Hi,in this post http://www.alteraforum.com/forum/showthread.php?t=19366 (http://www.alteraforum.com/forum/showthread.php?t=19366) we already talked a little bit about pointer access to an avalon component address. I don't want to use this in my design, i just would like to understand why it works at all. If i have something like this volatile alt_u32 ptr = (alt_u32 *)COMPONENT_BASE; - whereas COMPONENT_BASE is the base address of a component from system.h - then I can use the pointer to read the value at that address like that: alt_u32 value = *ptr; This I fully understand. What i don't understand is why this kind of access to the component also creates a "read" signal on the avalon bus. I would have thought that the main purpose of using the IORD(COMPONENT_BASE, 0) macro must be to trigger all according signals on the avalon bus. Can somebody please explain what is going on behind the scenes and what is the difference between the pointer access and the usage of the IORD macro? Thanks, Maik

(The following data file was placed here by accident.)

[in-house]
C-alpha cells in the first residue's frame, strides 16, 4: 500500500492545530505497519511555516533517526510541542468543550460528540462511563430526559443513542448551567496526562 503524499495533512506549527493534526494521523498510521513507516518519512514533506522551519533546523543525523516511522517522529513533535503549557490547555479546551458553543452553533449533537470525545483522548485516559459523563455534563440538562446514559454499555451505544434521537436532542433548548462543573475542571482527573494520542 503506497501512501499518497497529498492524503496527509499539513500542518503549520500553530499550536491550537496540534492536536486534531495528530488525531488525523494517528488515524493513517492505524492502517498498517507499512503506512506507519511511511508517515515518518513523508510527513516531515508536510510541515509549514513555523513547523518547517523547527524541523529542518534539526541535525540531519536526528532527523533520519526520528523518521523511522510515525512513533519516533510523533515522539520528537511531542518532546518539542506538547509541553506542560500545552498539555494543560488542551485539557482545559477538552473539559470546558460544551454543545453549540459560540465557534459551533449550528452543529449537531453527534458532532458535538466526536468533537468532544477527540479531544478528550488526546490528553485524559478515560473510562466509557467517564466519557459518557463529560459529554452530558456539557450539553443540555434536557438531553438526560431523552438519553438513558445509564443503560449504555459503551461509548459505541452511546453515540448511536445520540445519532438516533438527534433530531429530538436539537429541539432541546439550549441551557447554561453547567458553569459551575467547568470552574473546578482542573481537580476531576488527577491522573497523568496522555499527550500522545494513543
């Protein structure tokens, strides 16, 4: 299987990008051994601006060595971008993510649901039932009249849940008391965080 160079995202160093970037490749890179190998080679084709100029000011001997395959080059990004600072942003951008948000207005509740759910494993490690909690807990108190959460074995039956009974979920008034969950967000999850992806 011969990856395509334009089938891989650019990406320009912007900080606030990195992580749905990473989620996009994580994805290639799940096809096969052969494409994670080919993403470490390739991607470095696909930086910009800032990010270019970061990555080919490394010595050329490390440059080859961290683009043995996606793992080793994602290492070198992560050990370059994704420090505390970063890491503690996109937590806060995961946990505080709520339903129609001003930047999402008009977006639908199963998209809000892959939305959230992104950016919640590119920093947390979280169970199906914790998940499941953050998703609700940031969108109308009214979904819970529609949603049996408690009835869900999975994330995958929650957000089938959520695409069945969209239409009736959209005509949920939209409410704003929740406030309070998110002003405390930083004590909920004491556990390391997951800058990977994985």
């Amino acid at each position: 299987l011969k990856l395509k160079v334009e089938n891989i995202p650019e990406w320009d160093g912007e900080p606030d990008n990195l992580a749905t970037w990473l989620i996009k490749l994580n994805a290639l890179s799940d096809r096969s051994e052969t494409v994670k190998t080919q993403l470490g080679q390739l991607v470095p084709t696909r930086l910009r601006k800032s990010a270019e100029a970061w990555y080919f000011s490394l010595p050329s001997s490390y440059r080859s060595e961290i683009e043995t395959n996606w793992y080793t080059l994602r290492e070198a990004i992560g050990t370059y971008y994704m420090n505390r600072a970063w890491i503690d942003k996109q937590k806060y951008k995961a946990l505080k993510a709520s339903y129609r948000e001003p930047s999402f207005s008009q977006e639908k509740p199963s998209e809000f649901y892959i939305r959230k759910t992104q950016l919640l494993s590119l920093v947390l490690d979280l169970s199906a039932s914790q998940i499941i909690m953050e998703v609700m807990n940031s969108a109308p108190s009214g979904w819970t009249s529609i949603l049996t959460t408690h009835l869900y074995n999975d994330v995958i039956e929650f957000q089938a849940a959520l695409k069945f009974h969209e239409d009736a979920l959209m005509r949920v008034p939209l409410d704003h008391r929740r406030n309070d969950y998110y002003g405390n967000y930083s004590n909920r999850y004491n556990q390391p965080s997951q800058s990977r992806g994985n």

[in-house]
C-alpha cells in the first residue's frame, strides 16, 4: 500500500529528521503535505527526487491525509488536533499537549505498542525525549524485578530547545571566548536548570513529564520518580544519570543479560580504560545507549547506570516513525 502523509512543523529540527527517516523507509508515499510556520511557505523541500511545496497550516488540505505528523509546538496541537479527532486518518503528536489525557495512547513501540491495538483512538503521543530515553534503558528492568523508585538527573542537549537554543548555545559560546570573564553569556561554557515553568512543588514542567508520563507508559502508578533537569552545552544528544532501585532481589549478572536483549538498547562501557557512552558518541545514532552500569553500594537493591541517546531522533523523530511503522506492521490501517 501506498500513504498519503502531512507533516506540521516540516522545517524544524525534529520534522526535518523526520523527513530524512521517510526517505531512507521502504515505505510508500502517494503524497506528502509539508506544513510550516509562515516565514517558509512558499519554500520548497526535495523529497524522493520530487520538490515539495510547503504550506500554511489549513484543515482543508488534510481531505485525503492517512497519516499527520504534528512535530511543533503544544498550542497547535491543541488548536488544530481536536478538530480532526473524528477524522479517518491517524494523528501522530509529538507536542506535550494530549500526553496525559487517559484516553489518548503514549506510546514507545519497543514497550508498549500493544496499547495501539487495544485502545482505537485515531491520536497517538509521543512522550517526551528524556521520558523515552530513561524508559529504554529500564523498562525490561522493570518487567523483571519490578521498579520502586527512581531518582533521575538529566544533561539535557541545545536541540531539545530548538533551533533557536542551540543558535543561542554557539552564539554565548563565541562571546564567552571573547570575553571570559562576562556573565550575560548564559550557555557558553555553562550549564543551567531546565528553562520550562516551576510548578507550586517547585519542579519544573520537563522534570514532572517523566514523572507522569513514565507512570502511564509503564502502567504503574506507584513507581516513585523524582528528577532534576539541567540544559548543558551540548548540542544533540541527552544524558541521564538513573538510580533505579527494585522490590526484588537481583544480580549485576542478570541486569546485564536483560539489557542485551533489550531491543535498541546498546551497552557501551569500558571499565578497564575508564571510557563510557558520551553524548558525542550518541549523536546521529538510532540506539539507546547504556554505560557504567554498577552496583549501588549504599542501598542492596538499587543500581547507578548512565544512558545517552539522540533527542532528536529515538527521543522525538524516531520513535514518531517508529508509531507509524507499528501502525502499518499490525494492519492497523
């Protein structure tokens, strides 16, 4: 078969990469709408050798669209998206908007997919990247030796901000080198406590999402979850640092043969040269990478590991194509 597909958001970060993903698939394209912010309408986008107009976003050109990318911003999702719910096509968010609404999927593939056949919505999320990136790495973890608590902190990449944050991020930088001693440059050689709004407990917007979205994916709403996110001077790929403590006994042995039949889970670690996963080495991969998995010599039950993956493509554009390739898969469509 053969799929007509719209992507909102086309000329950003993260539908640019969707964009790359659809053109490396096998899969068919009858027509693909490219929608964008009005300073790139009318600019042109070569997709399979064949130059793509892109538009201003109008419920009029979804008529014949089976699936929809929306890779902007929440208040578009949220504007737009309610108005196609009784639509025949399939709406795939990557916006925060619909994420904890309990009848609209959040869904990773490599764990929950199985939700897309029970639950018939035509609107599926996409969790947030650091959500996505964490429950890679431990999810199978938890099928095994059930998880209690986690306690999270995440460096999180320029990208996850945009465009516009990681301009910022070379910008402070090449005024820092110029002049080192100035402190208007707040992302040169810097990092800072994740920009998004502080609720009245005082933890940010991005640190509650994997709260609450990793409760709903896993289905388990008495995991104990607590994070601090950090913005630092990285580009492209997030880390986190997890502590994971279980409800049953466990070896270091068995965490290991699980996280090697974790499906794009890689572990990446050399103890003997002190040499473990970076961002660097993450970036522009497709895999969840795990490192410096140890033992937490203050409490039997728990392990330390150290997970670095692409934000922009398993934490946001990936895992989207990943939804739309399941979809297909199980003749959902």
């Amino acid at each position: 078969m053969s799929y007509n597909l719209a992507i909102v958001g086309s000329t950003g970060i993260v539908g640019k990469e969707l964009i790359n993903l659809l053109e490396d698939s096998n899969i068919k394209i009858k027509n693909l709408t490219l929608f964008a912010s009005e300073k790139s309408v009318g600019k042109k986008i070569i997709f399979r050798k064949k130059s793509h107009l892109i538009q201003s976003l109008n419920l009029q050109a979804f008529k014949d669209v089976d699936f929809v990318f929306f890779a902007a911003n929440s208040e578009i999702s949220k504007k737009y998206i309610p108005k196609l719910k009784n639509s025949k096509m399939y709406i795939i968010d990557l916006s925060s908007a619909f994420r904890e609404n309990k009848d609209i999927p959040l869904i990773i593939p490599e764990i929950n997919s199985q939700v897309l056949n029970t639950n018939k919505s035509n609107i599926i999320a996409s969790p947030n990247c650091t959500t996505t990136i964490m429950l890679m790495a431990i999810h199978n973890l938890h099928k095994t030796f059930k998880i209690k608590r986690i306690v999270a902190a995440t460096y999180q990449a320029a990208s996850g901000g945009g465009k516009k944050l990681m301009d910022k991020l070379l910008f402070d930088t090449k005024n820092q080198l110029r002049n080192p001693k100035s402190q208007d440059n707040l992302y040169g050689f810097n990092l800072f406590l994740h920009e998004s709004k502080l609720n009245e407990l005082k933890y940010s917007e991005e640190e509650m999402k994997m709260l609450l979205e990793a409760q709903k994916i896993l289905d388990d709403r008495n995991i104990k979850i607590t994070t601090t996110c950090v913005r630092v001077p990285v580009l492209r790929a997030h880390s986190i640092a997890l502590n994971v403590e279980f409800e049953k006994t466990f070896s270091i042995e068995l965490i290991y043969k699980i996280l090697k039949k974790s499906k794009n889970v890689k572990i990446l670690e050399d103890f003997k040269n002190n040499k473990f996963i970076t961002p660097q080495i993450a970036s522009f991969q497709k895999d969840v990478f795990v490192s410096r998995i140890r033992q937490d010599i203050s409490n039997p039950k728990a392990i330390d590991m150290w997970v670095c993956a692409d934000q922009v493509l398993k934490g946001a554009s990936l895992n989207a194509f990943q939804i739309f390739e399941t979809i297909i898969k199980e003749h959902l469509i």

The IORD macro ensures that the data cache is bypassed, which is usually what you need when you access hardware.With the pointer access, the CPU will first check if the value is in the data cache. If it is, it will get the cached value without doing any read operation on the Avalon bus. If it isn't, it will read it the same way than IORD does (or to be more precise, it can read several addresses in a burst to fill a complete cache line). Usually with hardware, the registers contents can change without the CPU noticing, so you don't want to cache the values.
Wow,very short answer but totally clear now. Maybe this will pretend me from doing mistakes I wouldn't have known about. Thank you! Maik